The next big idea in the world of formats will be an evolution of something existing, not a revolution, according to a panel of speakers discussing the future of formats at the 2014 Realscreen Summit.
Executives sitting on the ‘Format Focus’ panel, held on Tuesday (January 28), agreed that networks need to maintain a stable of series such as American Idol and So You Think You Can Dance?, but remain open to newer shows like Israeli singing competition format Rising Star.
The session, moderated by Eyeworks USA president Brant Pinvidic, included Armoza Formats CEO Avi Armoza, Core Media Group president Marc Graboff, Wall to Wall head of international Jonathan Hewes, Keshet International MD Alon Shtruzman, and Zodiak Los Angeles CEO Tony Yates.
“You have to have a bit of everything in the wheelhouse or you’ll get pigeon-holed as the company that’s only doing one thing,” said Yates, when asked what his group was looking for.
But networks are also hesitant to deviate completely from trusted brands.
Graboff, who served as president of West Coast business operations for NBC Universal Television Entertainment before coming to Core, said that buying a proven commodity is always a safer bet.
“The best part of having an asset like Idol is that it can be an enormous cash cow,” he told the audience. “My job is to diversify so we’re not too reliant on only one or two assets, but it’s hard in our business because you don’t know where the hits will come from.”
Graboff admitted that the Idol franchise “got hit a little bit” last year, but it is trying to restructure. The exec likened the show to an old house that has a solid foundation but needs the occasional makeover to keep it looking fresh. “The essence of the format Simon Fuller created is still there, and we’re not going to mess with that,” he said.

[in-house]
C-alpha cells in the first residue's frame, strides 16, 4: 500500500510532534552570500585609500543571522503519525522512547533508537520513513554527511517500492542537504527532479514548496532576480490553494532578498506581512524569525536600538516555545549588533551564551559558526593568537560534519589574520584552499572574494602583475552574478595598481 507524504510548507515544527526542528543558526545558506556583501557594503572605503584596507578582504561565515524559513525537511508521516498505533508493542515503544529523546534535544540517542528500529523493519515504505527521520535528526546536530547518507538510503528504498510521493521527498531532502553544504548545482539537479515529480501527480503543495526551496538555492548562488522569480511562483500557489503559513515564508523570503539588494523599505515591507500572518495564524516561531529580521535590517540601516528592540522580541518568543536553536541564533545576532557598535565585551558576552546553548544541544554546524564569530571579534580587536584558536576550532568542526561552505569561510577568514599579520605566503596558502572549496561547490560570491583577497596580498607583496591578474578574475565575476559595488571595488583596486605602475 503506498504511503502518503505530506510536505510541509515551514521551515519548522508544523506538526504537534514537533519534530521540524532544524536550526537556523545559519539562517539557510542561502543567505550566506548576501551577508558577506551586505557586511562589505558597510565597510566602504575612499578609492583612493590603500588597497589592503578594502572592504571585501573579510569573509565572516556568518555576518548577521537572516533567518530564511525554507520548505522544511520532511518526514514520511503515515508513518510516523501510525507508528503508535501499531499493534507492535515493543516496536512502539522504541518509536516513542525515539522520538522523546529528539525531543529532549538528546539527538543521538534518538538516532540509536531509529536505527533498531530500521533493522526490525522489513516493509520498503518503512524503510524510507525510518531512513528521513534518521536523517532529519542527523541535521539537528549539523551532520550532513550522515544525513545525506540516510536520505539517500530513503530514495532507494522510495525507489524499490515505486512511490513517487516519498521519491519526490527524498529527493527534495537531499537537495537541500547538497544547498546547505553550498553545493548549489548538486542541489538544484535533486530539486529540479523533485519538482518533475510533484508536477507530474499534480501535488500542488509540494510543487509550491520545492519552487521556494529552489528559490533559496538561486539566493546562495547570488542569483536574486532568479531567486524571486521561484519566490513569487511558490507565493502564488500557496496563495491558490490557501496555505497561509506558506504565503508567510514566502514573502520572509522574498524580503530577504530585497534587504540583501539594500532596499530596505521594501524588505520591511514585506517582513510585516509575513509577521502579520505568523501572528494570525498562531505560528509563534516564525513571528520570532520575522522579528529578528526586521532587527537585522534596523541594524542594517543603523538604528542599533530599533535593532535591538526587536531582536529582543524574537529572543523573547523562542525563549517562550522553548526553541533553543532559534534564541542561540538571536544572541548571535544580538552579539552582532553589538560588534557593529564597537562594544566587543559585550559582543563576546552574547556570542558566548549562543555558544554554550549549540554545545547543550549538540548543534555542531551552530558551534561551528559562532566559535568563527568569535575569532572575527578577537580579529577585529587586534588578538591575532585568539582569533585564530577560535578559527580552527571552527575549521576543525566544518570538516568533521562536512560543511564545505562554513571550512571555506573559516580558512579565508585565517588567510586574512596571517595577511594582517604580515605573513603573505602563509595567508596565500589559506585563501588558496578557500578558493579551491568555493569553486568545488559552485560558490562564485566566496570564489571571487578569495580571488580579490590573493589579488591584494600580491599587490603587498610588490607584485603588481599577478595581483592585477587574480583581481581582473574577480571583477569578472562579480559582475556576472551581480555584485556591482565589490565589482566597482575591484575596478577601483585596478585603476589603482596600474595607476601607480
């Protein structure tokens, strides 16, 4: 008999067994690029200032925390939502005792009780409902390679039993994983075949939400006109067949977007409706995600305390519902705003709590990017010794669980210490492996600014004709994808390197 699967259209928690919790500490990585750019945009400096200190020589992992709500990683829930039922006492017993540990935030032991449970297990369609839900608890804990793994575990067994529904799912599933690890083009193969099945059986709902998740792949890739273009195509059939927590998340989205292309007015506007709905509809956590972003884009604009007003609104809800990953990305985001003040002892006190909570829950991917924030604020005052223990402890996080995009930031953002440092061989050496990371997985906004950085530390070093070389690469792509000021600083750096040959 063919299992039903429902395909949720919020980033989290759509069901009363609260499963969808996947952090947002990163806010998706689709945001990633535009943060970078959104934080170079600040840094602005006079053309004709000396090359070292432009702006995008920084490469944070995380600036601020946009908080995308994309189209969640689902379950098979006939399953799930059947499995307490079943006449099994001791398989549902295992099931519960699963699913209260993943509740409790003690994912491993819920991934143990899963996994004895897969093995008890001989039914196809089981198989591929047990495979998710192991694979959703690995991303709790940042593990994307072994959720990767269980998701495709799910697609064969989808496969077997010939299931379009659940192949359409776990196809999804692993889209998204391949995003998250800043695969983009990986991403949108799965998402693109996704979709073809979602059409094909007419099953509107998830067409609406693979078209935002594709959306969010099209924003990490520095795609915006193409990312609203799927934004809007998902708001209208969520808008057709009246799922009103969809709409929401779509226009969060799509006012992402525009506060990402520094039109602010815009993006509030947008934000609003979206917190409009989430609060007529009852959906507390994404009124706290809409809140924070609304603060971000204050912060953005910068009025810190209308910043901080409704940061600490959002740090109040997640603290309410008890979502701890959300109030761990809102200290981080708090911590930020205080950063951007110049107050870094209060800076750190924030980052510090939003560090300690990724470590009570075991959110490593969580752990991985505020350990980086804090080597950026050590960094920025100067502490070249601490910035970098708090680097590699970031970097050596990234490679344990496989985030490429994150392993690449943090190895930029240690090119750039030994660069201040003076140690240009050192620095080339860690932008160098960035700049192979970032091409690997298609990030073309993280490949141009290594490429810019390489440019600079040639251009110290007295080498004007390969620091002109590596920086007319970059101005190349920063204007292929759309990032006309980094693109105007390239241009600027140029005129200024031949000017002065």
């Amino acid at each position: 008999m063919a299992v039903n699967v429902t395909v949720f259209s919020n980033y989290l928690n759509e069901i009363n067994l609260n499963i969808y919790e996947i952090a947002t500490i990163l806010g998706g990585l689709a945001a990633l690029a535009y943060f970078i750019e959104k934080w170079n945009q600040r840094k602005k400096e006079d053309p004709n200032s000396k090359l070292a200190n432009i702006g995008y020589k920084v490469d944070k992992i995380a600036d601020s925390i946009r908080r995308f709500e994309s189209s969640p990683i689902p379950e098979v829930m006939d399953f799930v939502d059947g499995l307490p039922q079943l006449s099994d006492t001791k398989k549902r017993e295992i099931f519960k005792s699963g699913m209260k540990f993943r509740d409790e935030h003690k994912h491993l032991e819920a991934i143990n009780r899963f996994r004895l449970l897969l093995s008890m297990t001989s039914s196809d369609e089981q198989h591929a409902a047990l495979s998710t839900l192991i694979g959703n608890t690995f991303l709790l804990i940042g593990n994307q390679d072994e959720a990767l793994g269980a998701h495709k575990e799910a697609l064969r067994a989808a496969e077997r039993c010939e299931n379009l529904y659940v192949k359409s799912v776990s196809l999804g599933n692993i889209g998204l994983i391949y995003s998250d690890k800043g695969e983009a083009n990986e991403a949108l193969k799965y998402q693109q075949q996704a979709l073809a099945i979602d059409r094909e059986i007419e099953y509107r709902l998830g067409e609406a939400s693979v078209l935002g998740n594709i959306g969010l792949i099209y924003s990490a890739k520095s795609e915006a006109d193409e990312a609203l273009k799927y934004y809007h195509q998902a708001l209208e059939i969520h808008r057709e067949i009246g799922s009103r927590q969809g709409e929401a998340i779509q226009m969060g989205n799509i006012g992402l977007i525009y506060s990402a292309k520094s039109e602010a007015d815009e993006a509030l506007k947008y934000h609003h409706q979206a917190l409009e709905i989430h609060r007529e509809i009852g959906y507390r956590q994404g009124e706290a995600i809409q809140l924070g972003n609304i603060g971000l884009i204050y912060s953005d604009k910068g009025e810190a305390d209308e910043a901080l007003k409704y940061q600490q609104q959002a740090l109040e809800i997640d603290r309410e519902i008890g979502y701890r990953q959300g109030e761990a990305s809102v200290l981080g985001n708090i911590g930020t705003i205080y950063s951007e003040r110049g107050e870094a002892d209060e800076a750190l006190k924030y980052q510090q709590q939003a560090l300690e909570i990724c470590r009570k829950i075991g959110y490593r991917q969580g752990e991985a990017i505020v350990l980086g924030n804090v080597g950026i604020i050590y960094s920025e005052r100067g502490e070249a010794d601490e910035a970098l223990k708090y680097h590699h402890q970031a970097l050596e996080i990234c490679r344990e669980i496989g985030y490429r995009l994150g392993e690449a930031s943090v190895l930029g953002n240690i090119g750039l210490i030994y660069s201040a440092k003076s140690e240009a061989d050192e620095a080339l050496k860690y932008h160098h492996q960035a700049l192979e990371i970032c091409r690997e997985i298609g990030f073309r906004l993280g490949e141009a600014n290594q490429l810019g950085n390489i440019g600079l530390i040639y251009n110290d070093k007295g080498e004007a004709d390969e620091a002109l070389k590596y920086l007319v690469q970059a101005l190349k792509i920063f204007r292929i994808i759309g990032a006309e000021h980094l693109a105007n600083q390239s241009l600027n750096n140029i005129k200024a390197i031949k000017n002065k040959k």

Similarly, Armoza said that rigidly formatted shows tend to travel better, and game shows and shiny-floor shows are “a better core as a business.”
Many executives also showed interest in international formats.
“It’s all about taking something pre-incubated internationally, where audiences have overlapped with audiences in the U.S.,” said Graboff. “The world is getting smaller… A company that looks globally, and is developing and exploiting content globally, is the future. Something that’s a worldwide phenom is something we’re looking to launch in the future.”
One such phenomenon discussed at length was interactive competition format Rising Star, which lets users vote for their favorite contestant using a smartphone application. The debut season was still airing in Israel when it was sold to ABC in the U.S. and ITV in the United Kingdom.
Shtruzman said the show was the most surprising success Keshet International has had in recent years.
“Rising Star has overshadowed all we’ve done in 10 years. It’s a big deal for us,” he said, adding that the group’s output is Keshet’s biggest commodity since the company has reduced acquisitions.
Armoza, who founded Armoza Formats in 2005, told the audience that if television is their business, it should look to the world as its market.
“We’re looking at Israel as a place to develop your show, but you should sell to the world market,” he said.
Graboff agreed, adding that networks should be open to shows from any territory. “Israel will stay hot for a while, but we’re all looking everywhere,” he said. “We’ll go to the moon for a format.”